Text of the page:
When new California head men's basketball coach Wyking Jones was being recruited out of Playa Del Rey (Calif.) St. Bernard, he had a chance to pay his mother, Vera, back for all she'd done for him. She'd raised six boys and one girl in Inglewood, Calif., as a single parent, driving the city bus. The Bears coach at the time, Lou Campanelli, offered Jones the chance to take an official visit. On Wednesday morning, as he was introduced at his first public press conference since being hired on Friday, he reflected on that moment, when he and Berkeley first met.
"I'm like, 'Man, I'd love to come on campus,'" Jones said. "So, we scheduled an official visit. In my mind, I'm thinking, 'OK, St. Bernard is a high-academic high school, we wear blue and gold. Cal, high-academic university, blue and gold. I go on this visit, I'm probably going to be a Cal Bear, when it's all said and done.'"
Then, three days before his visit, Campanelli called Jones.
"I've got bad news for you," Campanelli said. "Monty Buckley took your scholarship."
Jones paused during his remarks.
"Monty, if you're watching," he said, as the crowd laughed. "I no longer hold that grudge against you, brother."
Standing at the podium, the 31st former Rick Pitino assistant to be named the head of his own program, Jones reflected on how he got from not being good enough for a scholarship (although, Buckley did wind up playing in the NBA), to becoming Cuonzo Martin's assistant -- taking a "leap of faith," in coming to Berkeley -- to going from interim head coach, to the man at the tiller.
He thanked his first coach, Jimmy Ellis, who saw him in elementary school, towering over the other students, and, despite Jones knowing nothing about basketball, got him on the court. Jones also cited Harold Jones, his Inglewood All Stars coach, "the first guy to abuse me, verbally, as a coach," as a building block, as well as his coaches at high school and college.
"My mom, a single mom, raising boys [in] Inglewood, Calif., in the '80s, drove the city bus for 25 years, [she] showed me what hard work and sacrifice looked like, every single day," Jones said. "I was born and raised in Inglewood, Calif., in the '80s. It was a tough place. A lot of gangs, drugs, the whole deal. But, my love for this game kept me focused. [I was] 13-years old, and I walk into Rogers Park, and the two gang members who used to beat me up the most are sitting in the lobby. So, they say to me, 'Come here, man.' So, I'm like, how much money do I have in my pocket? They're going to get me for my money. They say, 'We hear you're really good in basketball.' I say, 'Yeah, I am.' They say, 'OK. So, from here on, we're not going to bother you. And, as a matter of fact, if anybody bothers you, you let us know, and we'll take care of it.' So, this game has protected me. This game has protected me."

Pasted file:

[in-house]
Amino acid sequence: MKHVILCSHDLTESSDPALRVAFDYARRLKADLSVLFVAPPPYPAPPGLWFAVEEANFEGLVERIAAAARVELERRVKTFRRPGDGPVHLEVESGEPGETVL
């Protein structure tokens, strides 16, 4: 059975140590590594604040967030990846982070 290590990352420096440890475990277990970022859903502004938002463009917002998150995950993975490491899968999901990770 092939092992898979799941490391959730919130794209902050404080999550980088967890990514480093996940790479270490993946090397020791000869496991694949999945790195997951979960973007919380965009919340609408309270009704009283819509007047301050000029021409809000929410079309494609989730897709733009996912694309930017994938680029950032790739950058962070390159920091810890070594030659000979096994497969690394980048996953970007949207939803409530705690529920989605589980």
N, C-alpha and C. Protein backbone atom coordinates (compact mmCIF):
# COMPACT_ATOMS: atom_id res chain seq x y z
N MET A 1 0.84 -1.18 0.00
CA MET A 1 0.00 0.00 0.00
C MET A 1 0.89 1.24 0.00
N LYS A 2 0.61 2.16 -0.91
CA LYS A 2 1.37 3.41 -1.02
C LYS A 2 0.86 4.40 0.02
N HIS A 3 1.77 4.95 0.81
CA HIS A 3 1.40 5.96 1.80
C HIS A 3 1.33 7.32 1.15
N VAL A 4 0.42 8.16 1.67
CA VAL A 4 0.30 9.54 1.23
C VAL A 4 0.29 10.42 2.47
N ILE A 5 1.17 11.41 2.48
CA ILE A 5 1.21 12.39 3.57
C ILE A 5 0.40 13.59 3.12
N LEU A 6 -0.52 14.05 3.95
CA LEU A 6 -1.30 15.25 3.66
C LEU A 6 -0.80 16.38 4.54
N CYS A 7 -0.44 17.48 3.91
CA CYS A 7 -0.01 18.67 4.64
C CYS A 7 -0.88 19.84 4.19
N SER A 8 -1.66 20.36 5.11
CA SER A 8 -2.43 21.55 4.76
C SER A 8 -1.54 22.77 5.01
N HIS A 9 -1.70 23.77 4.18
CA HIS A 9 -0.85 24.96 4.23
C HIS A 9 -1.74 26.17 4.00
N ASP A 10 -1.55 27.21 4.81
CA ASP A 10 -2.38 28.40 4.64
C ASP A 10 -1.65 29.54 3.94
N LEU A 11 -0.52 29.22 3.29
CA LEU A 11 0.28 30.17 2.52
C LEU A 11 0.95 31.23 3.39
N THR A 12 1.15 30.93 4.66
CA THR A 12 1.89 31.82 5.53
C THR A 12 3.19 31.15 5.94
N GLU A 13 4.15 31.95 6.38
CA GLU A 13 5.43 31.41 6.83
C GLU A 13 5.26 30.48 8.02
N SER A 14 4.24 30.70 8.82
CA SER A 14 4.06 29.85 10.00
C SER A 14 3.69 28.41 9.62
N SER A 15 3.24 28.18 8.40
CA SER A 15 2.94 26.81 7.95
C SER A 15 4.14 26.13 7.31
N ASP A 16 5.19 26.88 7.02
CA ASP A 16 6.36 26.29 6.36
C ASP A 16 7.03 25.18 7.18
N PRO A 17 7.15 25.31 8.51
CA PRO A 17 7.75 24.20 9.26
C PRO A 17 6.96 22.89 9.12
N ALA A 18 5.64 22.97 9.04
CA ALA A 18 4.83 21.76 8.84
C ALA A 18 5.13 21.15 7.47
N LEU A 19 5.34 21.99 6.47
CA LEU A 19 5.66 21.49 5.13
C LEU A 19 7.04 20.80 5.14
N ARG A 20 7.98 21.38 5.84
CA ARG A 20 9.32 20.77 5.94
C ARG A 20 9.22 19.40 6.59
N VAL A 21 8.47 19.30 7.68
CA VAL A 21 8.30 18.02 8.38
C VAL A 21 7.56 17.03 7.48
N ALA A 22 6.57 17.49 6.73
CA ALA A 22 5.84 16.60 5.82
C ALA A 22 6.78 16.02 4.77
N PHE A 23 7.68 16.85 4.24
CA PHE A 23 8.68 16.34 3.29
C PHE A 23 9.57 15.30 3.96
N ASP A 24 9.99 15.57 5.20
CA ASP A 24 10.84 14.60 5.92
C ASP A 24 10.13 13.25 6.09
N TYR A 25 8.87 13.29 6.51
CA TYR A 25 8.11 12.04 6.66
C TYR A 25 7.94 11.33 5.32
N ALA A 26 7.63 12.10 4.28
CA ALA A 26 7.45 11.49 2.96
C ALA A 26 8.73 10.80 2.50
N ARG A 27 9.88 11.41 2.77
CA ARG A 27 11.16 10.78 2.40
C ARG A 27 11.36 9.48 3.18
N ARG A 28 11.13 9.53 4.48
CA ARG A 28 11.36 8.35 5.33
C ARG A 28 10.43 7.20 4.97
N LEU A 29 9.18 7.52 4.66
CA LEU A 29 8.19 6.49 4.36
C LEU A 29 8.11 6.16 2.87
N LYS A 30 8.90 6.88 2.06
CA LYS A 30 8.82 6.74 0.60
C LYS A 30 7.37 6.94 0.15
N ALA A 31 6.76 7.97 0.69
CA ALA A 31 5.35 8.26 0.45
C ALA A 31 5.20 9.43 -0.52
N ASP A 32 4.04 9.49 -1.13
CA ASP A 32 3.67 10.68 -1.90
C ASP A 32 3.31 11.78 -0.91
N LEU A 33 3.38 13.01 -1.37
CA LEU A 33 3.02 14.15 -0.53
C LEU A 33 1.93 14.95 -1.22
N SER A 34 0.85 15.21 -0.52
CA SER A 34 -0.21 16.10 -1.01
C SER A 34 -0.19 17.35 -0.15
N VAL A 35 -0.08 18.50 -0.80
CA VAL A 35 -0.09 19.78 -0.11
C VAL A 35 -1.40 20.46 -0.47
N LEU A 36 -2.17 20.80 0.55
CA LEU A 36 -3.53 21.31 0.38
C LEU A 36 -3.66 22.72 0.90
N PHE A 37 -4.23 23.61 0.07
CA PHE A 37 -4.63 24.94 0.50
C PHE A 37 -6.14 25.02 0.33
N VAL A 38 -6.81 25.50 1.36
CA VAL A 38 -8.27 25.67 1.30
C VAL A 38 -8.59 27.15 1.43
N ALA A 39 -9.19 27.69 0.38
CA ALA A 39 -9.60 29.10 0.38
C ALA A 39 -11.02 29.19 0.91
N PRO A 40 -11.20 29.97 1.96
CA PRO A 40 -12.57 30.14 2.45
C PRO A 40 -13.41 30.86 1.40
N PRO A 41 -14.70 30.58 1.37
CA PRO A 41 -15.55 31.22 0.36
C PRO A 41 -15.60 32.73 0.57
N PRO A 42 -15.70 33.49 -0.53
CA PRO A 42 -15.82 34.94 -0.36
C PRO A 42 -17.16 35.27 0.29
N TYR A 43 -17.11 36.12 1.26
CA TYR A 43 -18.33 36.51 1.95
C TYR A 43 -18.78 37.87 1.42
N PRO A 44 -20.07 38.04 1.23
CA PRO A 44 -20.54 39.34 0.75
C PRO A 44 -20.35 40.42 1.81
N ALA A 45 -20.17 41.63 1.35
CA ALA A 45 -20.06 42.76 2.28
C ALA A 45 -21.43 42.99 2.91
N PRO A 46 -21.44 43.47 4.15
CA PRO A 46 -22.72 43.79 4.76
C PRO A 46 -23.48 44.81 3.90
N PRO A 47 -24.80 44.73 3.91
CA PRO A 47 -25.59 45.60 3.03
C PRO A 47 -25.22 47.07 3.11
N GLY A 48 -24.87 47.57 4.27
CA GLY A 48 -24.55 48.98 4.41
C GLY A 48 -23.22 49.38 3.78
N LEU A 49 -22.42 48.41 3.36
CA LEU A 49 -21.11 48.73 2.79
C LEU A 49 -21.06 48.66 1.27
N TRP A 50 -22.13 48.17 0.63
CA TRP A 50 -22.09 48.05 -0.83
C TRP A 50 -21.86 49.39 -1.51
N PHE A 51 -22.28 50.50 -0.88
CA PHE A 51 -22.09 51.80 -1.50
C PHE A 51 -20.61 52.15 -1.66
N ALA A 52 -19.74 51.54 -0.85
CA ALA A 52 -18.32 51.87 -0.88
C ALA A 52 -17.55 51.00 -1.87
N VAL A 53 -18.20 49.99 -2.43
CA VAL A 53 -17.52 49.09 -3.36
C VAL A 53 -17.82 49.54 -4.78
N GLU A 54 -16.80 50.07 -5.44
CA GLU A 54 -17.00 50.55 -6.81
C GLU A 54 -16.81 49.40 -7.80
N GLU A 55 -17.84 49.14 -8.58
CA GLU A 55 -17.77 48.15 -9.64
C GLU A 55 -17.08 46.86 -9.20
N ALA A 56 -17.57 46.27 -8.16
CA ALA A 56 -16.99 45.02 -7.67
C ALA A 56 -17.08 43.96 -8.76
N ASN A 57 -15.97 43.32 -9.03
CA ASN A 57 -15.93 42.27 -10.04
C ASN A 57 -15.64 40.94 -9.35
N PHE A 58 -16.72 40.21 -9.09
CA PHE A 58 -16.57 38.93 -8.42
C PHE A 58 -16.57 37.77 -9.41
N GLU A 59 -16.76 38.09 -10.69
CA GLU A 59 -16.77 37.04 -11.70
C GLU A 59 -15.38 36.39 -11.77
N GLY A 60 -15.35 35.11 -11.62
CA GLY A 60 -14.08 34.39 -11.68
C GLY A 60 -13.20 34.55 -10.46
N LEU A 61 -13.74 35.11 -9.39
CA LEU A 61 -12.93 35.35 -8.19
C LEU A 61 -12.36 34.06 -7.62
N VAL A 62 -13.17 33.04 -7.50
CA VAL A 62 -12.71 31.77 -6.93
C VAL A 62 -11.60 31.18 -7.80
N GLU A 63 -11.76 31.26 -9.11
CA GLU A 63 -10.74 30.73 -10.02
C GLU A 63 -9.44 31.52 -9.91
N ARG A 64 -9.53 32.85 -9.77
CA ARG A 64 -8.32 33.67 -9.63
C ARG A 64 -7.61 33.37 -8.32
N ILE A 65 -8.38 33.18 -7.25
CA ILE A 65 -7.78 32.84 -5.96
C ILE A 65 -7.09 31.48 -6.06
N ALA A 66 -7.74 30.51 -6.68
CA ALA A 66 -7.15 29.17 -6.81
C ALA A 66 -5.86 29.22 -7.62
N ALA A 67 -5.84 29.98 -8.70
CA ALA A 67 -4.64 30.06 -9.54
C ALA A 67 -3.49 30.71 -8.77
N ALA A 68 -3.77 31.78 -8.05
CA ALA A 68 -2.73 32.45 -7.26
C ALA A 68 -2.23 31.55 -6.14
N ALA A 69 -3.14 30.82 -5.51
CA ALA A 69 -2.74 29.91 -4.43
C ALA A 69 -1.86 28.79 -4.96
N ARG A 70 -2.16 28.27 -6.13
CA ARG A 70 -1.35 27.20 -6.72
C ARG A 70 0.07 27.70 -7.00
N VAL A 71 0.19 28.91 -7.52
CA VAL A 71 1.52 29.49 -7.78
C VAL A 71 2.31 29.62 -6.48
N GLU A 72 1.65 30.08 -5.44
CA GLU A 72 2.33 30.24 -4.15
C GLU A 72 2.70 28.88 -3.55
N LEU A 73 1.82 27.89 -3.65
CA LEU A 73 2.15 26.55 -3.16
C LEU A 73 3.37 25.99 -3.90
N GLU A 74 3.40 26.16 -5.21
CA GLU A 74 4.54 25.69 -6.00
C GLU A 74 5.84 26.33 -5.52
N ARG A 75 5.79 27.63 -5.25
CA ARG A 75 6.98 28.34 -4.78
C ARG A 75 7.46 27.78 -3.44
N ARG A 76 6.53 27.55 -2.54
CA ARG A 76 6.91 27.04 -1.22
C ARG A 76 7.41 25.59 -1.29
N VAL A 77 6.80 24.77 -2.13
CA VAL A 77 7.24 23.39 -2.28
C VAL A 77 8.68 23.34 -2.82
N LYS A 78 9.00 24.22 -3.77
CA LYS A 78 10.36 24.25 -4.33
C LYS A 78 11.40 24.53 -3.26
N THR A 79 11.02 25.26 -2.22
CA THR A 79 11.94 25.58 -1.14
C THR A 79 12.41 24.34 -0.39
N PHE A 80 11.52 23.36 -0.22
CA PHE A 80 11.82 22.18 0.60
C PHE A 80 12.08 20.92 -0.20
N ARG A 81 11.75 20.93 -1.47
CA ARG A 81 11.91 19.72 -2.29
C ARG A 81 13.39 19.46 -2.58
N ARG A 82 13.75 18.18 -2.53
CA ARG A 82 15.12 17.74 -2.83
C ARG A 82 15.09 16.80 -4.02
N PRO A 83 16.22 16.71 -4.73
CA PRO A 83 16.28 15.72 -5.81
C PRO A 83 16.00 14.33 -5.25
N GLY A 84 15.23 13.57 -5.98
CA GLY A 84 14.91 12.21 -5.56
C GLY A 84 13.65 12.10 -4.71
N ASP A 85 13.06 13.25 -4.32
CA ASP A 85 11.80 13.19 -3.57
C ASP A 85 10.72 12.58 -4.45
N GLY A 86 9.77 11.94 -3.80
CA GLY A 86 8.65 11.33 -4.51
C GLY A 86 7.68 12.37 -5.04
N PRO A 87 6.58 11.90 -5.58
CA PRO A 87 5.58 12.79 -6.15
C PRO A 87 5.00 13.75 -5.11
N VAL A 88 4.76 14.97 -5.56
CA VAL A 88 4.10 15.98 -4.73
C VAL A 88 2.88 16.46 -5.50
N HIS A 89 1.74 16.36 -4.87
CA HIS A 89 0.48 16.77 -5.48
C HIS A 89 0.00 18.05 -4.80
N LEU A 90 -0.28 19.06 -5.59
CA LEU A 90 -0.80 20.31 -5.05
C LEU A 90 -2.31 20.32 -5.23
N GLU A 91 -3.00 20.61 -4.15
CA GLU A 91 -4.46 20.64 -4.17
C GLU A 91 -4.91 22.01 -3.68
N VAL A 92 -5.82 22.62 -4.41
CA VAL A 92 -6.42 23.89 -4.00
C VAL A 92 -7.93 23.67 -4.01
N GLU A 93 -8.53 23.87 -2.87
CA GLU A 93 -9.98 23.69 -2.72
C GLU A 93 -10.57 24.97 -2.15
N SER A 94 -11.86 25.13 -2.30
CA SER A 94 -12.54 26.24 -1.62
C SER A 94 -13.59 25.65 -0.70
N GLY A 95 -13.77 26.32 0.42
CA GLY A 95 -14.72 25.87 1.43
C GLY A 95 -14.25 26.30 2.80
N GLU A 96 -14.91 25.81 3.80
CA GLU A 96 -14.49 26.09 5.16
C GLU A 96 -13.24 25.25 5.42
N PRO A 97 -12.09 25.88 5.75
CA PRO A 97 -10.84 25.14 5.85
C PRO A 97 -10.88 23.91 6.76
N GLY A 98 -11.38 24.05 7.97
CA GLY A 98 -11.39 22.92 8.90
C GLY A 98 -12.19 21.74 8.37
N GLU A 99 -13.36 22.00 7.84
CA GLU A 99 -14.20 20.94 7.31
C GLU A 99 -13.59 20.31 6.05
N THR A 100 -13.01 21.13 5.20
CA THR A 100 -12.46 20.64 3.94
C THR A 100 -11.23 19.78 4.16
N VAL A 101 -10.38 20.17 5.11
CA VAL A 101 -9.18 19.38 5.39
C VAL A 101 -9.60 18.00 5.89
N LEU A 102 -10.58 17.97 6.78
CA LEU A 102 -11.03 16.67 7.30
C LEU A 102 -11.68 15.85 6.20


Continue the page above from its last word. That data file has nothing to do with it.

Now, the game has taken him, as he said, home, for which he thanked his predecessor and old boss, Cuonzo Martin. Wednesday was a moment that was 12 years in the making for Jones, who said that, during his fourth year as recruiting coordinator at Pepperdine, he realized that he wanted to be a head coach.
"The way I look at it, I'm just going to steal a little bit from this coach, I'm going to steal a little bit from this coach, I'm going to steal a lot from this guy, and I'm going to steal a little bit from this coach, and that's the coach that I'm going to be," Jones said, citing Pitino, Martin, Steve Alford and Paul Westphal, his boss at Pepperdine from 2002-05. "I'm ready to be that guy today."
When Martin decided to leave Berkeley for the head coaching job at Missouri, Jones assembled a plan, a detailed outline of where he saw the program going, from strength and conditioning to on-court scheme to recruiting to culture. It was that plan, several sources have said, that impressed Williams the most, out of all of the candidates.
"When the job opened, the moment I became the interim head coach, in my mind, I've been studying coach Martin, I've been studying coach Pitino," Jones said. "Every single day, working as an assistant, you're always in your head, thinking, 'If I'm the head coach, this is what I would do. If I'm the head coach, this is how I would have reacted to this certain situation. This is what I would choose to do in a time out.' It's a constant process, as an assistant, if you want to be a head coach."
Now, the 'What if?' of it all has become the 'What now?'